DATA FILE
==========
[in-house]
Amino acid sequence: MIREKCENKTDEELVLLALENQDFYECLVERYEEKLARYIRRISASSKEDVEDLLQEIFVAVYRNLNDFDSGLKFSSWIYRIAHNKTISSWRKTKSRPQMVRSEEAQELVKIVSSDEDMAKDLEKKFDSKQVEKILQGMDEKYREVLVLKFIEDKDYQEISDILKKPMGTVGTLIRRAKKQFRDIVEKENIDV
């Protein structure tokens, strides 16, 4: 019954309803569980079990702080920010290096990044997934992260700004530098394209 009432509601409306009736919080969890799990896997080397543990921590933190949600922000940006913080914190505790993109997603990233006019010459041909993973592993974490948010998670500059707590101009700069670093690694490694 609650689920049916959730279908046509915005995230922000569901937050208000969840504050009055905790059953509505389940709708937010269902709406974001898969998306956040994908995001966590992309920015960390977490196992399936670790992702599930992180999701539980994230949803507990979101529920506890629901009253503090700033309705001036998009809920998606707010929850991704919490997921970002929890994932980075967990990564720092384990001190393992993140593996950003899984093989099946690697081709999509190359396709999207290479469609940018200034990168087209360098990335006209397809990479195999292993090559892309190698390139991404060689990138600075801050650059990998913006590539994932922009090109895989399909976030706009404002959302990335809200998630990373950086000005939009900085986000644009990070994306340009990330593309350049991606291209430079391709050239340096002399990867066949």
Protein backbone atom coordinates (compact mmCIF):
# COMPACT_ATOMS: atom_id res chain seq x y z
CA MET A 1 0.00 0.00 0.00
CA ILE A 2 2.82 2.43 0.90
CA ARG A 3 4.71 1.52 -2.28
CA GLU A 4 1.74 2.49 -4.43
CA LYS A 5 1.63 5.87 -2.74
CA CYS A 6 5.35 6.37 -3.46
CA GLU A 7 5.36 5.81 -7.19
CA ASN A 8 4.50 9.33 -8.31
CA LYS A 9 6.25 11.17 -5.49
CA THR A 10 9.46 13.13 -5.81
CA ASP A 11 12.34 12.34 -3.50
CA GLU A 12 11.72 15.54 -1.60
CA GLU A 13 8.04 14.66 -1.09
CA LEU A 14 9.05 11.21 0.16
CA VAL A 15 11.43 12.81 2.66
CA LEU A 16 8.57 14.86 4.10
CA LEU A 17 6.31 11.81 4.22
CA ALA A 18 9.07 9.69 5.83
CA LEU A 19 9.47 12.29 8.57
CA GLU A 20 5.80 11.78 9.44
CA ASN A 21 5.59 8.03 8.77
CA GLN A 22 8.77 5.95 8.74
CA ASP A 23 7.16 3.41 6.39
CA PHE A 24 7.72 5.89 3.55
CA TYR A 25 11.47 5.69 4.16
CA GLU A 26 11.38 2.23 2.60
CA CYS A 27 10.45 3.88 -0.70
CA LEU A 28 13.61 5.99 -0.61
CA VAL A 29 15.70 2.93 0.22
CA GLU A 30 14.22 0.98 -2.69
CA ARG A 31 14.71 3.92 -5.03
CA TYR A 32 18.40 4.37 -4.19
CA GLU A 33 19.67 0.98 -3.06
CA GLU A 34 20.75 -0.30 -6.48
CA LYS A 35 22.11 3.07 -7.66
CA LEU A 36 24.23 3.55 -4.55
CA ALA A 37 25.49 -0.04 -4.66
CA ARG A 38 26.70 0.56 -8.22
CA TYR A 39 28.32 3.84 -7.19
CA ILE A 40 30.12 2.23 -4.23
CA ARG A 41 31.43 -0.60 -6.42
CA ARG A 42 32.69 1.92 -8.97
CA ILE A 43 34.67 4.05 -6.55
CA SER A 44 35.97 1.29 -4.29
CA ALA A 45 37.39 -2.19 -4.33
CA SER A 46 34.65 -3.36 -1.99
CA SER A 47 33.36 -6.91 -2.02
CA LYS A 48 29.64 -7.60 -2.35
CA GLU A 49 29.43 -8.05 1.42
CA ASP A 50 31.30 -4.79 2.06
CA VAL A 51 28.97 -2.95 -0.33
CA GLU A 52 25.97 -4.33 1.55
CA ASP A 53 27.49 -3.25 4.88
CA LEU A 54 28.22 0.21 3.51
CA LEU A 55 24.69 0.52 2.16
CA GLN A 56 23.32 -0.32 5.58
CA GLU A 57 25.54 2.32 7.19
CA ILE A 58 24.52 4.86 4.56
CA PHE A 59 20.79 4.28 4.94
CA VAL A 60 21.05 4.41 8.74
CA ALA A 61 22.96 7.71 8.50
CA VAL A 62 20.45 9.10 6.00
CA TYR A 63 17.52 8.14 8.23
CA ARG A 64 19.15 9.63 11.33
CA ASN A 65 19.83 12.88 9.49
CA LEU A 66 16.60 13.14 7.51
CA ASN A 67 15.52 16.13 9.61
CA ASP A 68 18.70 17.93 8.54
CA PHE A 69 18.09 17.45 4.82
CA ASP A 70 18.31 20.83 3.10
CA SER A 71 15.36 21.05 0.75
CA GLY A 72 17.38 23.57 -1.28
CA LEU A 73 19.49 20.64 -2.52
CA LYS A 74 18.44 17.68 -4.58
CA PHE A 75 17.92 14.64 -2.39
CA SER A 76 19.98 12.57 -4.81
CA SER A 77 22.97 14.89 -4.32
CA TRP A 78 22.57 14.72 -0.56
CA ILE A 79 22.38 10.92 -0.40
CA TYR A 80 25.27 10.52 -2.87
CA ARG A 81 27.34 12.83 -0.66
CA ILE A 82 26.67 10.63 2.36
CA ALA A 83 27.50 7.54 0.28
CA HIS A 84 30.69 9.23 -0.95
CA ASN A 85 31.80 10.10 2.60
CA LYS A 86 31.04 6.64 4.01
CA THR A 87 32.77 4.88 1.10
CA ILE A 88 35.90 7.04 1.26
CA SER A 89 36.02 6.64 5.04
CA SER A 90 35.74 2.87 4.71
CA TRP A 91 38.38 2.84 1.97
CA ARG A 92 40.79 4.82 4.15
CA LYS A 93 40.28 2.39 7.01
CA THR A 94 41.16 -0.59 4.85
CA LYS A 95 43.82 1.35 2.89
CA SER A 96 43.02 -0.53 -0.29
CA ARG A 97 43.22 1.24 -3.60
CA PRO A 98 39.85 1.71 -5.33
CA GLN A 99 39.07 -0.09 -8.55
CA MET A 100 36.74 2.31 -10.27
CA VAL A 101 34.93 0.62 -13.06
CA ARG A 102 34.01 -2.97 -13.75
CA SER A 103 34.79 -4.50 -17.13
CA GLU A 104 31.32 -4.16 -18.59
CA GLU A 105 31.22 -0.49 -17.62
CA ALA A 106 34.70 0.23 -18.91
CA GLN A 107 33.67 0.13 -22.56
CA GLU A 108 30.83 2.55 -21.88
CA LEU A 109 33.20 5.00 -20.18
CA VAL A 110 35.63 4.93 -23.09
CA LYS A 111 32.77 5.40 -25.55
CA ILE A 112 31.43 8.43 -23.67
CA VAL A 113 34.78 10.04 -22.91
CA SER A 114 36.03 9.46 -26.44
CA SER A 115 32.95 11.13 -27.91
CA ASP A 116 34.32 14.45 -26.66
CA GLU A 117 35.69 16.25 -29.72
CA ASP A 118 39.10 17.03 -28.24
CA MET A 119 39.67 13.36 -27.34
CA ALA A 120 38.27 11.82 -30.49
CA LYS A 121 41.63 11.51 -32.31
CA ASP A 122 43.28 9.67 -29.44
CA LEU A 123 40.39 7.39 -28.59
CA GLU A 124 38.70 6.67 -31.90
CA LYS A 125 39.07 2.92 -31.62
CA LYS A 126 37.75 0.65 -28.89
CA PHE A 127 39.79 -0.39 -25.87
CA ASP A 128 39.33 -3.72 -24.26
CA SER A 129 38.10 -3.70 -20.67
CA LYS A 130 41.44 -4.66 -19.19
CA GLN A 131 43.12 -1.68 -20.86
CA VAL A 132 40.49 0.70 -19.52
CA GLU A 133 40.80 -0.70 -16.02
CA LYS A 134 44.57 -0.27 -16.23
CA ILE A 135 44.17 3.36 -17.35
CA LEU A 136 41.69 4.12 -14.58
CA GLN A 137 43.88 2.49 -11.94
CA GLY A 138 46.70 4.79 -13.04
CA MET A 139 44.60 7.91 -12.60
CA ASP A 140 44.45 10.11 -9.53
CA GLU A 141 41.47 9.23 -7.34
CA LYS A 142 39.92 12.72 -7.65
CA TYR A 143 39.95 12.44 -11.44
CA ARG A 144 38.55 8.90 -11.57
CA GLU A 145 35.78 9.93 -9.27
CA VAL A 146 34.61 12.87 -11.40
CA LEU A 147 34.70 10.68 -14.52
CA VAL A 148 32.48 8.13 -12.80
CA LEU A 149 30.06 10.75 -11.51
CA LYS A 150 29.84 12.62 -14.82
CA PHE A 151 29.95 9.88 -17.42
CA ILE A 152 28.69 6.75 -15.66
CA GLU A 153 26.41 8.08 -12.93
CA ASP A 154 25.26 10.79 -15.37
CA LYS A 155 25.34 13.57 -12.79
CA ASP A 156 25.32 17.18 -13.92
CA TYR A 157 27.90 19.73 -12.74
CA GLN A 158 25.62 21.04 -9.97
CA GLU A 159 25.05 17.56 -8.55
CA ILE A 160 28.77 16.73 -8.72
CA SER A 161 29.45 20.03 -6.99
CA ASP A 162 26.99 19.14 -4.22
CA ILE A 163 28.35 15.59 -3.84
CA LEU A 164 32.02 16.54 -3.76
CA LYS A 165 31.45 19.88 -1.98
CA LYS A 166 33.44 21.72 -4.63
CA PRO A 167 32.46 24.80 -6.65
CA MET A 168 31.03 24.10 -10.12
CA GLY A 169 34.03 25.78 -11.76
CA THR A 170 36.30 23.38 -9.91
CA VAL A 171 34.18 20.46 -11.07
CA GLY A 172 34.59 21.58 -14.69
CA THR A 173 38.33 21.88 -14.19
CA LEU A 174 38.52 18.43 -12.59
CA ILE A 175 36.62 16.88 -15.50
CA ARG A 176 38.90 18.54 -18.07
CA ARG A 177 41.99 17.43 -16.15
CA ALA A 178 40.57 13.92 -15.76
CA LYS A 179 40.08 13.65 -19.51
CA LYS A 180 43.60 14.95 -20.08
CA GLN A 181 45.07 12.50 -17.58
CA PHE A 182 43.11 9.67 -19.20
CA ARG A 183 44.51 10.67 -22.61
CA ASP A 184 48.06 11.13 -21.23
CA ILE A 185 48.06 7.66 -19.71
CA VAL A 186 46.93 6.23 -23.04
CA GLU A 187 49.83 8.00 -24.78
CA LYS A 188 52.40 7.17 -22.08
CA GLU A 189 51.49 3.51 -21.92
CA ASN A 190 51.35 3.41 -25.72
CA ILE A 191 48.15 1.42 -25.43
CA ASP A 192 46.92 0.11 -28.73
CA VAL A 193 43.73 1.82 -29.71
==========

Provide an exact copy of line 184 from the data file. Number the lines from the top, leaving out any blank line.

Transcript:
CA LYS A 179 40.08 13.65 -19.51